Iran’s Military Satellite Launch May Escalate Gulf Crisis
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Iran’s Military Satellite Launch May Escalate Gulf Crisis 

Last updated on May 19th, 2020

The Gulf crisis has always been the centre of debate. Recently, Iran-US tensions escalated again after Iran claimed to have launched its first military satellite into orbit successfully.

Iranian Islamic Revolution Guard Corps (IRGC) said the satellite, named Nur (Light), reached an orbit of 425km (264 miles) after being carried by a three-stage Qased launcher.

The launch of the missile came shortly after US President Donald Trump tweeted that he had instructed the US Navy to “shoot down and destroy any and all Iranian gunboats if they harass our ships at sea”.

In January, US drones had killed Iranian general Qasem Soleimani. In retaliation, IRGC fired ballistic missiles at Iraqi military bases hosting US forces, thus further aggravating the US-Iran tensions and the Gulf crisis.

Criticising Trump’s tweet, a spokesman for the Iranian armed forces said that “instead of bullying others” the US should focus on “saving the contingent of their [armed] forces that has been infected with coronavirus”, thereby referring to the alarming number of positive virus cases in the US.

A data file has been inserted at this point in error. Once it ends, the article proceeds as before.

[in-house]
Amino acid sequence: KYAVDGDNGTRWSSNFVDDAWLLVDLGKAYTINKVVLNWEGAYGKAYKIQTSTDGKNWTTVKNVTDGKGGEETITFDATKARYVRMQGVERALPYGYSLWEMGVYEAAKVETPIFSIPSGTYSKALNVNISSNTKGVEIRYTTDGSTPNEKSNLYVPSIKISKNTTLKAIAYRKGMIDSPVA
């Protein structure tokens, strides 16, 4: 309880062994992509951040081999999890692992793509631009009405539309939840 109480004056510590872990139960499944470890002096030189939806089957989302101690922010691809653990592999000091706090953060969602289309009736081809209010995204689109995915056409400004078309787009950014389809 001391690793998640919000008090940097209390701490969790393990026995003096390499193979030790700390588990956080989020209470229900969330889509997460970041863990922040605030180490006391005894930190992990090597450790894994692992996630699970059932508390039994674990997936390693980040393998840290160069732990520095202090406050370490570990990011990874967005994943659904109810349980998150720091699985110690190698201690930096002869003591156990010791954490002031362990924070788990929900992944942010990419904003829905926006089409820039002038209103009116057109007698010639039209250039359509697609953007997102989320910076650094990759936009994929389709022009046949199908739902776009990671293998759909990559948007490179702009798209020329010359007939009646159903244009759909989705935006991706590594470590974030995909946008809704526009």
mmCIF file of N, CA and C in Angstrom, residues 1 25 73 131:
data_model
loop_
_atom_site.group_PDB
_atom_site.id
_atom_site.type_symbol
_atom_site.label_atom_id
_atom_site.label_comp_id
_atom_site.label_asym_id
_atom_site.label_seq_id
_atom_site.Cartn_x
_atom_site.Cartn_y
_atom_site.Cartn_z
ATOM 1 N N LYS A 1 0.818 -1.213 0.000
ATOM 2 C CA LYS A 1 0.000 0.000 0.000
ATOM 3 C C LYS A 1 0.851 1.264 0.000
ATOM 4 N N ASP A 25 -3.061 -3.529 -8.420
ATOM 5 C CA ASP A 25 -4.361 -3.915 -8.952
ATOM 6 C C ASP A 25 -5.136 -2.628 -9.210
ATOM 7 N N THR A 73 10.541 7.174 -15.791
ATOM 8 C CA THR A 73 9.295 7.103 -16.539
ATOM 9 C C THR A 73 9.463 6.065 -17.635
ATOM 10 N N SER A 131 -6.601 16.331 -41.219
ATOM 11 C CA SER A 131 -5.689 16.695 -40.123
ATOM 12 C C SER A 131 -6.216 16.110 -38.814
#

The Qased carrier was inscribed with a verse from the Koran that read: “Glory be to Him, who has subjected this to us, and we ourselves were not equal to it.”

IRGC’s commander-in-chief, Maj-Gen Hossein Salami, said the force had taken “a major step in promoting the scope of [its] strategic information capabilities. Today, we are looking at the Earth from the sky, and it is the beginning of the formation of a world power.”

IRGC Aerospace Force commander Brig-Gen Amir-Ali Hajizadeh proudly declared that “only superpowers” have the capability to use “a compound of liquid and solid propellants”, which was used in the Qased .

It is not for the first time that Iran has tried to launch a satellite. In February, Iran’s attempt to the Zafar communications satellite into orbit failed. Last year also Iran had two failed launches with one mysterious launch that destroyed the satellite launch vehicle.

Meanwhile, US Secretary of State Mike Pompeo said that he thinks the launch defied a UN Security Council resolution of 2015. The resolution “called upon” Iran to refrain from work on ballistic missiles designed to deliver nuclear weapons for up to eight years.

“Every nation has an obligation to go to the United Nations and evaluate whether this missile launch was consistent with that Security Council resolution. I don’t think it remotely is, and I think Iran needs to be held accountable for what they have done,” Pompeo said.

The US fears that the long-range ballistic technology used to launch satellites into orbit could be used by Iran to launch longer-range weapons, including nuclear weapons.

However, denying the assertions put forward by the US, Iran claims to have no intention of developing nuclear weapons.

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